In the end, Obama and his team would have arrived at the strategy of finessing this vulnerability via the Blast-The-GOP-Change-The-Subject-And-Focus-On-Health-Care approach, which Obama deployed at the March 24 press conference. Meanwhile, with the White House able to focus the media on Obama’s wider activities and agenda, they’d hope to keep the debt issue from becoming politically salient.
This is a sensible strategy, to a point. But one piece of collateral damage is an intangible. By conspicuously fudging on debt and taxes, Obama undermines his reputation for intellectual honesty, one of his most attractive traits, and one which helped legitimize his claim to being a different kind of leader. In the end, Obama has made the judgment that, for now, some truths are just too hard to safely trust the public with.
Was this the right choice? I’ve debated this with friends and fellow commentators, who, like me, want Obama to succeed. Does he really have to be intellectually dishonest here? Would the price of candor be as high as the White House has calculated? In one sense, the very notion that this is up for debate shows how far we’ve moved from the Bush years, when intellectual dishonesty could simply be assumed. As I’ve mulled these questions, I’ve even hesitated to write a column like this—because it might give aid to the enemies of (what I view as) progress.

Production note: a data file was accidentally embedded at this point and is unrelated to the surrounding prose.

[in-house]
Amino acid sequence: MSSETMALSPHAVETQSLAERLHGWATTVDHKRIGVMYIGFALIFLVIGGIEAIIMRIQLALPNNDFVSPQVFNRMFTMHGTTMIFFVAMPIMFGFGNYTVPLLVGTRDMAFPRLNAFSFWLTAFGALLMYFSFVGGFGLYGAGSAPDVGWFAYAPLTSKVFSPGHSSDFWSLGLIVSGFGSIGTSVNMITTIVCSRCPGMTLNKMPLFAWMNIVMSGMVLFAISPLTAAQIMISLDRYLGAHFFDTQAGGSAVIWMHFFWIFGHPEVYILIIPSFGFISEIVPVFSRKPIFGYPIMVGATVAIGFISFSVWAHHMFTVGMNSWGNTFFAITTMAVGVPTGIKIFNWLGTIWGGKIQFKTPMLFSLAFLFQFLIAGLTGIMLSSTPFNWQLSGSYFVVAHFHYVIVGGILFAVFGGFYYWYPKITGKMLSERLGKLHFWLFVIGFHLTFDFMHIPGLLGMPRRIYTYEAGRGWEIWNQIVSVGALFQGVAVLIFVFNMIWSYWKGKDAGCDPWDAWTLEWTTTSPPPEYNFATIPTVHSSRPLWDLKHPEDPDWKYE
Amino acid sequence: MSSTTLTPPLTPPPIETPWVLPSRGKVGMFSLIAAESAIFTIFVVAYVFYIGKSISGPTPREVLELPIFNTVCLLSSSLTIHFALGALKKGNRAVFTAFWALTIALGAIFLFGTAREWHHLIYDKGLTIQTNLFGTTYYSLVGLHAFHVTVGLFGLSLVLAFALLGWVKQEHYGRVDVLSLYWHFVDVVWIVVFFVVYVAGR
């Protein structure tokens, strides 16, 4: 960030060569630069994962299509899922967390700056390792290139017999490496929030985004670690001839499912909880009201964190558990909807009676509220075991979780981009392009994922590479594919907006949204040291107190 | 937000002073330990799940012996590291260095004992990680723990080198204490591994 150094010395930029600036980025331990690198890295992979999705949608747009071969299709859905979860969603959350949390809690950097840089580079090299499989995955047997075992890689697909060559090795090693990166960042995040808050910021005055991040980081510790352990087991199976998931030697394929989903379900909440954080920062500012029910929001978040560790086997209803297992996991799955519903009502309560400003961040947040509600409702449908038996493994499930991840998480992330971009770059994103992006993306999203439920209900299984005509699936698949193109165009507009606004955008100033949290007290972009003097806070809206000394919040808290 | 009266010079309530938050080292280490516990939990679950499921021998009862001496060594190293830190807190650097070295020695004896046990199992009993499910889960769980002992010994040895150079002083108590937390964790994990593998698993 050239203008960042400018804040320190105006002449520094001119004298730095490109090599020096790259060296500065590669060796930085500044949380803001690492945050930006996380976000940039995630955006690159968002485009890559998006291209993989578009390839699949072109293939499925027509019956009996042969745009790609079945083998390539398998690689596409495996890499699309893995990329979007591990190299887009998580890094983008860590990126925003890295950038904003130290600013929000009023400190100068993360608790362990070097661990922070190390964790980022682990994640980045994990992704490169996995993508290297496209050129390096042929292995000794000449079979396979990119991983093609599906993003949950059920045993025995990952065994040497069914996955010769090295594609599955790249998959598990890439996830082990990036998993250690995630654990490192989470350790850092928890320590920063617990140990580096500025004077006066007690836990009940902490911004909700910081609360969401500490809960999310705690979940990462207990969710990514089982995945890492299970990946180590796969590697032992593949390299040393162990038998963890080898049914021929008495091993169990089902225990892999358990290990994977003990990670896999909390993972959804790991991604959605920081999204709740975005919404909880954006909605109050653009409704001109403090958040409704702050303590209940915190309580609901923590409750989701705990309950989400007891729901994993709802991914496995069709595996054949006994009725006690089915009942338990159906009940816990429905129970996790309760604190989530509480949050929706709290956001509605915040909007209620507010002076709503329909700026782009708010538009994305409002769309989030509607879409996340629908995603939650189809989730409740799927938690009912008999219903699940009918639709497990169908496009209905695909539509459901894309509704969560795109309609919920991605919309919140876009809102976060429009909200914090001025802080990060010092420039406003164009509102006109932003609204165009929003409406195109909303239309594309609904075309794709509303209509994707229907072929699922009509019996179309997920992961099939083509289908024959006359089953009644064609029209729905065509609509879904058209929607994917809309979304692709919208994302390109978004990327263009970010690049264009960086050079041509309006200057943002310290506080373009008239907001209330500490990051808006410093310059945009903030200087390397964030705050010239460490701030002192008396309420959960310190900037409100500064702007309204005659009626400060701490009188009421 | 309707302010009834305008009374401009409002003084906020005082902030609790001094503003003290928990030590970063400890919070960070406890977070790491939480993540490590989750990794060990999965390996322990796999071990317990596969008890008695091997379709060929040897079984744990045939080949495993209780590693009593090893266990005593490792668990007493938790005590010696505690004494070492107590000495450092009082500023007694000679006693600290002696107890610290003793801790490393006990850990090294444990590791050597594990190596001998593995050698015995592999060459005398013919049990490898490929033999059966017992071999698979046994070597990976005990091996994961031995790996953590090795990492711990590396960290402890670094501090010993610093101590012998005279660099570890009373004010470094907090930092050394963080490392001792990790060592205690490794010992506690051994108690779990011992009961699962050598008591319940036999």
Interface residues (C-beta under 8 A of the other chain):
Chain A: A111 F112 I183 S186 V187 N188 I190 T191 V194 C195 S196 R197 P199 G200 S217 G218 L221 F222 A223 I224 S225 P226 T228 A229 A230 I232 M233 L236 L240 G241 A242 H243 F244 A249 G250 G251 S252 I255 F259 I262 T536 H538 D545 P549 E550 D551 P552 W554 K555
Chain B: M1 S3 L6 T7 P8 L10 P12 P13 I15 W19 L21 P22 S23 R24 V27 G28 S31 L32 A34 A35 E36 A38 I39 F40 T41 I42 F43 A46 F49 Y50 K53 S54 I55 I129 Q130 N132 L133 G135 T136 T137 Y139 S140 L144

In the end, I’ve decided to weigh in because I’m convinced the political insufficiency of his current stance will force Obama to alter his position in any event. He may as well get out ahead of it. The drumbeat from the GOP about Obama’s colossal debt, previewed in the offstage budget skirmishes of the last two weeks, will become a primal Republican scream in the midterm elections. So rather than the divert-and-evade strategy, here’s how I would frame the debt issue if I were the president: